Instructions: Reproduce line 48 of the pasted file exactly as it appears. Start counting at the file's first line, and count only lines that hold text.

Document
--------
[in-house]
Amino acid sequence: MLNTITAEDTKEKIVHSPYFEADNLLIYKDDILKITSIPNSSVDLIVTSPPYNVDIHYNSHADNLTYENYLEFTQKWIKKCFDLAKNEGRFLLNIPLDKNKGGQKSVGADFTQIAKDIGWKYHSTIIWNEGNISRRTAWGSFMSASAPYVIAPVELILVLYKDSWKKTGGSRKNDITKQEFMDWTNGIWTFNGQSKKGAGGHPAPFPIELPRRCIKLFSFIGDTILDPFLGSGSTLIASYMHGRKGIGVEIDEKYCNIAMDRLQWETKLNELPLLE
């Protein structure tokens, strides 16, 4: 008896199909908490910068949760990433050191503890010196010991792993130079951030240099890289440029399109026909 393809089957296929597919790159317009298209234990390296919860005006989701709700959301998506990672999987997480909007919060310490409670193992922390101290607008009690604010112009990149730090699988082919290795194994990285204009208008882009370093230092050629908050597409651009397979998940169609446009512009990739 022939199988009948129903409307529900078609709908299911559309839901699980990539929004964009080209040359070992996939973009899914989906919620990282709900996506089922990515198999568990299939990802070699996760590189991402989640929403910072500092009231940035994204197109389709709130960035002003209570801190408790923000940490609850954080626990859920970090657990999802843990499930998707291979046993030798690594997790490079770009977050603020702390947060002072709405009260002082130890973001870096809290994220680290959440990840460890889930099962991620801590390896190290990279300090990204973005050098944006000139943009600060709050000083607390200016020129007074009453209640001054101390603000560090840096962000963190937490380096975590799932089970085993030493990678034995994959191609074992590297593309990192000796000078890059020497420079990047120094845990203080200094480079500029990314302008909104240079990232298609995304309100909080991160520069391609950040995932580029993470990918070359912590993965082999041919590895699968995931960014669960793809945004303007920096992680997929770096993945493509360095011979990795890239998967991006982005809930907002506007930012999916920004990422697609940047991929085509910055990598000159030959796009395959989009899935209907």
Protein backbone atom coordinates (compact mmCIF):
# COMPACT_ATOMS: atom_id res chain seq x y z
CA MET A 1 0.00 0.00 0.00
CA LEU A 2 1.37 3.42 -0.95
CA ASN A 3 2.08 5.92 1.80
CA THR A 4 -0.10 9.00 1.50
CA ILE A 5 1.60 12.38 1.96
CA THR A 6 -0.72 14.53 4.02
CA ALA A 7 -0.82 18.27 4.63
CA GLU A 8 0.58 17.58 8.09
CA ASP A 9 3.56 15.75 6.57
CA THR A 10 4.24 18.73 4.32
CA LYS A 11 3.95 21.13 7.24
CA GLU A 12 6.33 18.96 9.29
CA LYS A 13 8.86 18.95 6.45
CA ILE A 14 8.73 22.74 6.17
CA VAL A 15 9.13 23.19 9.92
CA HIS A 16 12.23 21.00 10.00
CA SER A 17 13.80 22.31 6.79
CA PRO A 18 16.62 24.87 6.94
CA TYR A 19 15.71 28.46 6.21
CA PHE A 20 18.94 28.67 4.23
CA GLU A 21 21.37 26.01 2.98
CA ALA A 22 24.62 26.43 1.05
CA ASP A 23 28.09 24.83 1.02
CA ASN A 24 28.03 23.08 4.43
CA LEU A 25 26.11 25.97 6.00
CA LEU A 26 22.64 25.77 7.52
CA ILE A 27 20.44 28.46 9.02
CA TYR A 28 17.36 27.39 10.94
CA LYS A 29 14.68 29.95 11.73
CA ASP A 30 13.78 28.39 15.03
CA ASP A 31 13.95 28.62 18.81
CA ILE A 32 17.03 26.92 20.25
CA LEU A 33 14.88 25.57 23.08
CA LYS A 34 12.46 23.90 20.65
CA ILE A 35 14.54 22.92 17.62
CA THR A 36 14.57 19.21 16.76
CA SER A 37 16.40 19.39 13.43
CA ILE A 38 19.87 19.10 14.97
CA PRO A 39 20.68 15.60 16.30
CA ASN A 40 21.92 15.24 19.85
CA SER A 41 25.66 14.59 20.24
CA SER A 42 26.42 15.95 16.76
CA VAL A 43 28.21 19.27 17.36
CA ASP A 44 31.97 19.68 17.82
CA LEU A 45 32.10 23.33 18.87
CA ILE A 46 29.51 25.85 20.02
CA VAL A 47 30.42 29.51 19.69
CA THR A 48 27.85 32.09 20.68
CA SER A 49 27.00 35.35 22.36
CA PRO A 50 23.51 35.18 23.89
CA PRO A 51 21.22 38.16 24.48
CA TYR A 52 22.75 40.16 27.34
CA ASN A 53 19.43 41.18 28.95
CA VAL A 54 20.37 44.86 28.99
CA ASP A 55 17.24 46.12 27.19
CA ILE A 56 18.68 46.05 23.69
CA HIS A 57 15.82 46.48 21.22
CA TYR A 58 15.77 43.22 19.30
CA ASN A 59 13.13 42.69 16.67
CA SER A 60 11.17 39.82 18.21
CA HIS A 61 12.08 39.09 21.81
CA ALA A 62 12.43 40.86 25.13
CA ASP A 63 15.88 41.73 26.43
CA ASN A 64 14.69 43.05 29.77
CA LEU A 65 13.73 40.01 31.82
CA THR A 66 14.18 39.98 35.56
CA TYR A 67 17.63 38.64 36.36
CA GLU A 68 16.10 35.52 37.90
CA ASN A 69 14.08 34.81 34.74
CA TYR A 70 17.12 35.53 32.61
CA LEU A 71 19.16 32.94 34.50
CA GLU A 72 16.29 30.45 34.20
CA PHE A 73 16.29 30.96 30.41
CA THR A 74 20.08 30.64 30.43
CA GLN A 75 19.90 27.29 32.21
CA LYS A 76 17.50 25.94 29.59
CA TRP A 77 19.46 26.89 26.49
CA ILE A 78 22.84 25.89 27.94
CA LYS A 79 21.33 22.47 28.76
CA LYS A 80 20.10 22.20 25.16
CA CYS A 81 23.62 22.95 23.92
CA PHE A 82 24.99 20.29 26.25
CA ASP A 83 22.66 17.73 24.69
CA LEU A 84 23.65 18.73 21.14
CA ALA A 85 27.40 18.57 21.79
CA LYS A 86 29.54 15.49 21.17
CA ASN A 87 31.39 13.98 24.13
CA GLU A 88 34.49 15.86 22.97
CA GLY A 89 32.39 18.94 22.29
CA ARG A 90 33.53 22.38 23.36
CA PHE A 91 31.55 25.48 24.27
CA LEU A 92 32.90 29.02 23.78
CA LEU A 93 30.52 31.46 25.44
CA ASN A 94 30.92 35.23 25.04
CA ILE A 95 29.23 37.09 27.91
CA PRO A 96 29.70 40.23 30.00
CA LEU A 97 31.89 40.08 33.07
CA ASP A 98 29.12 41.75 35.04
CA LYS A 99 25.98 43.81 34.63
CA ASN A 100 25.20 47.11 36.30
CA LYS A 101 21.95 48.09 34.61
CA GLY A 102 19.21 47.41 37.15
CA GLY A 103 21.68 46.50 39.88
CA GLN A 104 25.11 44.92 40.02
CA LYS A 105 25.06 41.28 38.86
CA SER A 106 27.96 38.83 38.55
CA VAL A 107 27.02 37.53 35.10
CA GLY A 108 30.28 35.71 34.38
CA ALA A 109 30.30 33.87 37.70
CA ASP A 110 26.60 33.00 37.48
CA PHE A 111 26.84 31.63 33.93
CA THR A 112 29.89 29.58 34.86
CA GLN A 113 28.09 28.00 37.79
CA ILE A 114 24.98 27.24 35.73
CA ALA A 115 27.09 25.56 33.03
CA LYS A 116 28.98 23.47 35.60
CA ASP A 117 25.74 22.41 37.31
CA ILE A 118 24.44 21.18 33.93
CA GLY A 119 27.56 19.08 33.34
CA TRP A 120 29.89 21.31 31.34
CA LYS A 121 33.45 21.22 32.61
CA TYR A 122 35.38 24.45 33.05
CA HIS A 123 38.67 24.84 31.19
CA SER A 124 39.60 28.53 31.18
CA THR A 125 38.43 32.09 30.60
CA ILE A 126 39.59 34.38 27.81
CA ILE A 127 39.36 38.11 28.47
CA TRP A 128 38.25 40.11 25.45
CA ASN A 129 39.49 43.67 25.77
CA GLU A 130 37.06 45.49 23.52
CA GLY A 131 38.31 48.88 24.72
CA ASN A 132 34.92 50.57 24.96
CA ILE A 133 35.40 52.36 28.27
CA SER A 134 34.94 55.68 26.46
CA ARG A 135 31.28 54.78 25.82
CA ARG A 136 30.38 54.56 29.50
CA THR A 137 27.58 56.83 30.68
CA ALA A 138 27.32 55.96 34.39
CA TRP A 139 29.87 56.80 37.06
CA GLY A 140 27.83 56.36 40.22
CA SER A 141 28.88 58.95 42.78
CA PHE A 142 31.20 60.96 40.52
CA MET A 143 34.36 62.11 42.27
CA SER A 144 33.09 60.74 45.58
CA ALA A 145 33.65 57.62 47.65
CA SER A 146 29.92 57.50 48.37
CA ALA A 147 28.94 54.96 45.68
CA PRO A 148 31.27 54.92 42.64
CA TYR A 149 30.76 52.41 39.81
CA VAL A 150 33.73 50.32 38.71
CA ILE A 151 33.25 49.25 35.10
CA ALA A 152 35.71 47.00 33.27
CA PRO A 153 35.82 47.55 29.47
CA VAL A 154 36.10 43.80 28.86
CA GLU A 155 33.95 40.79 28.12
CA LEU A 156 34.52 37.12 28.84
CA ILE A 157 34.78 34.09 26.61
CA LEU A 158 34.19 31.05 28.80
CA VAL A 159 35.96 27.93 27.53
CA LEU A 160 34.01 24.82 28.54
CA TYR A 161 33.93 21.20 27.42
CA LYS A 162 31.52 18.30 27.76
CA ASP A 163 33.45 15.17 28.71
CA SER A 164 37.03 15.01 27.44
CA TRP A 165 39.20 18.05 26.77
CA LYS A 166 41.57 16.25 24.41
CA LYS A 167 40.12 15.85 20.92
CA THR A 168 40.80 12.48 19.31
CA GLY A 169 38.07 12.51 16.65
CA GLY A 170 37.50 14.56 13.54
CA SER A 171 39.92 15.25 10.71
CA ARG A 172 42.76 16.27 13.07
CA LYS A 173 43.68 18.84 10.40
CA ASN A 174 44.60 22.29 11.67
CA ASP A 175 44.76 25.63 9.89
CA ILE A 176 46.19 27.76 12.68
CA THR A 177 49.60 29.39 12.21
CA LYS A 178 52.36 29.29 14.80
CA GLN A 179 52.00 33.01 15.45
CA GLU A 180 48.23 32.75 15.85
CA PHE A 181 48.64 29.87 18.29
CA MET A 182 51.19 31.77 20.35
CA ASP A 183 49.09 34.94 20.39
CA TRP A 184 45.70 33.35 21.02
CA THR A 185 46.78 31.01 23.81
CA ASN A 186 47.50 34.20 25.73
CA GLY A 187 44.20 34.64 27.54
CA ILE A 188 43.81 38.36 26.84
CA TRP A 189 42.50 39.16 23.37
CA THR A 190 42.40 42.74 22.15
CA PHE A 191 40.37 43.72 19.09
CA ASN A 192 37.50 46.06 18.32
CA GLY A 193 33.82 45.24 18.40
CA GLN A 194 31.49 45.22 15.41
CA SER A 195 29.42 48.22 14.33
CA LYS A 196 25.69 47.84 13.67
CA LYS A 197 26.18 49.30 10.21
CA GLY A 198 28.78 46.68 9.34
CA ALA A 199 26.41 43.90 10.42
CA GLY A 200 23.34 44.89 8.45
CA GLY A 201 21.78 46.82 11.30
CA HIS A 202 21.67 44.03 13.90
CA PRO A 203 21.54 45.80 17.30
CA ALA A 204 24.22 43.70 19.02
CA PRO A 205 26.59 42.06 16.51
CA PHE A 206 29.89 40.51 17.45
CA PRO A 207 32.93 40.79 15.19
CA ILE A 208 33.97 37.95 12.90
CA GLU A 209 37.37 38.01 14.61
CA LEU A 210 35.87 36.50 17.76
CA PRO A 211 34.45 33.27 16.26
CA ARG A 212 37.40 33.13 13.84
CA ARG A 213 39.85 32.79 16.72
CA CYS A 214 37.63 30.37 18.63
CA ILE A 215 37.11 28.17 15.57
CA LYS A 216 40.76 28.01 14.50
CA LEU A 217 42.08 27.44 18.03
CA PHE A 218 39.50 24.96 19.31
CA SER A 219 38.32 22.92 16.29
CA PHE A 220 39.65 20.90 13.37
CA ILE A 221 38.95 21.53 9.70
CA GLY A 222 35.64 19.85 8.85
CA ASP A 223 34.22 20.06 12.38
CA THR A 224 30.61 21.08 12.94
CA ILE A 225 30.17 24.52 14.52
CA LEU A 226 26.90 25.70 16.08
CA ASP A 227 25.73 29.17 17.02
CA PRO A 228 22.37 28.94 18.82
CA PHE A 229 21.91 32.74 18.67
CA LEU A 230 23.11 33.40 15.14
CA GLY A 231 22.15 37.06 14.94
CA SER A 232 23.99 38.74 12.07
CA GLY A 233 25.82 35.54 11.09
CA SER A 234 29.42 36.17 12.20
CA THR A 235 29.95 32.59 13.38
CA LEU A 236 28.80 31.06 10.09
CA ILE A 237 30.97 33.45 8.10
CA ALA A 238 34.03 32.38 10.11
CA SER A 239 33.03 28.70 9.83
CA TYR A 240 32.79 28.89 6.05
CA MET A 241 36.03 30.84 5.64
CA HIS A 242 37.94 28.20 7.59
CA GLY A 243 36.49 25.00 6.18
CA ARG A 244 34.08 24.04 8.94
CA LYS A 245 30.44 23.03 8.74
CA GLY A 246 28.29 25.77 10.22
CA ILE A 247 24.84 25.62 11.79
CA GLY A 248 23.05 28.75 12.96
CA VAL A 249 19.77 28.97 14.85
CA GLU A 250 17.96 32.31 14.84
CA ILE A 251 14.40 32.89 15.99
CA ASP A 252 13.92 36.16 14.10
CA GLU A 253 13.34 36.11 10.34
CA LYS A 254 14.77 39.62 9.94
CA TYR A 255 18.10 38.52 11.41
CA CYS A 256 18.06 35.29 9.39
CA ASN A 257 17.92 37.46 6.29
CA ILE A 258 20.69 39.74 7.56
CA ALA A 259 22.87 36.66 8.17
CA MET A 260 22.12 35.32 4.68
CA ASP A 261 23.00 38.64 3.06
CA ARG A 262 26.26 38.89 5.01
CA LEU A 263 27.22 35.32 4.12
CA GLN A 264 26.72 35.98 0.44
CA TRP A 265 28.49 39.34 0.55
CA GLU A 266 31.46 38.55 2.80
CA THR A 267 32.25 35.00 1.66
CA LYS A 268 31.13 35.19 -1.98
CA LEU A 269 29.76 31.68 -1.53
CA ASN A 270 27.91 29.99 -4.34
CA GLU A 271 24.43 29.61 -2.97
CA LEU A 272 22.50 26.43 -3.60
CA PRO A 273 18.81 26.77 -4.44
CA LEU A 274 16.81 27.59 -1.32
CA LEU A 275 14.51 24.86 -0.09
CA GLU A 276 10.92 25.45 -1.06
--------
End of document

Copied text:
CA VAL A 43 28.21 19.27 17.36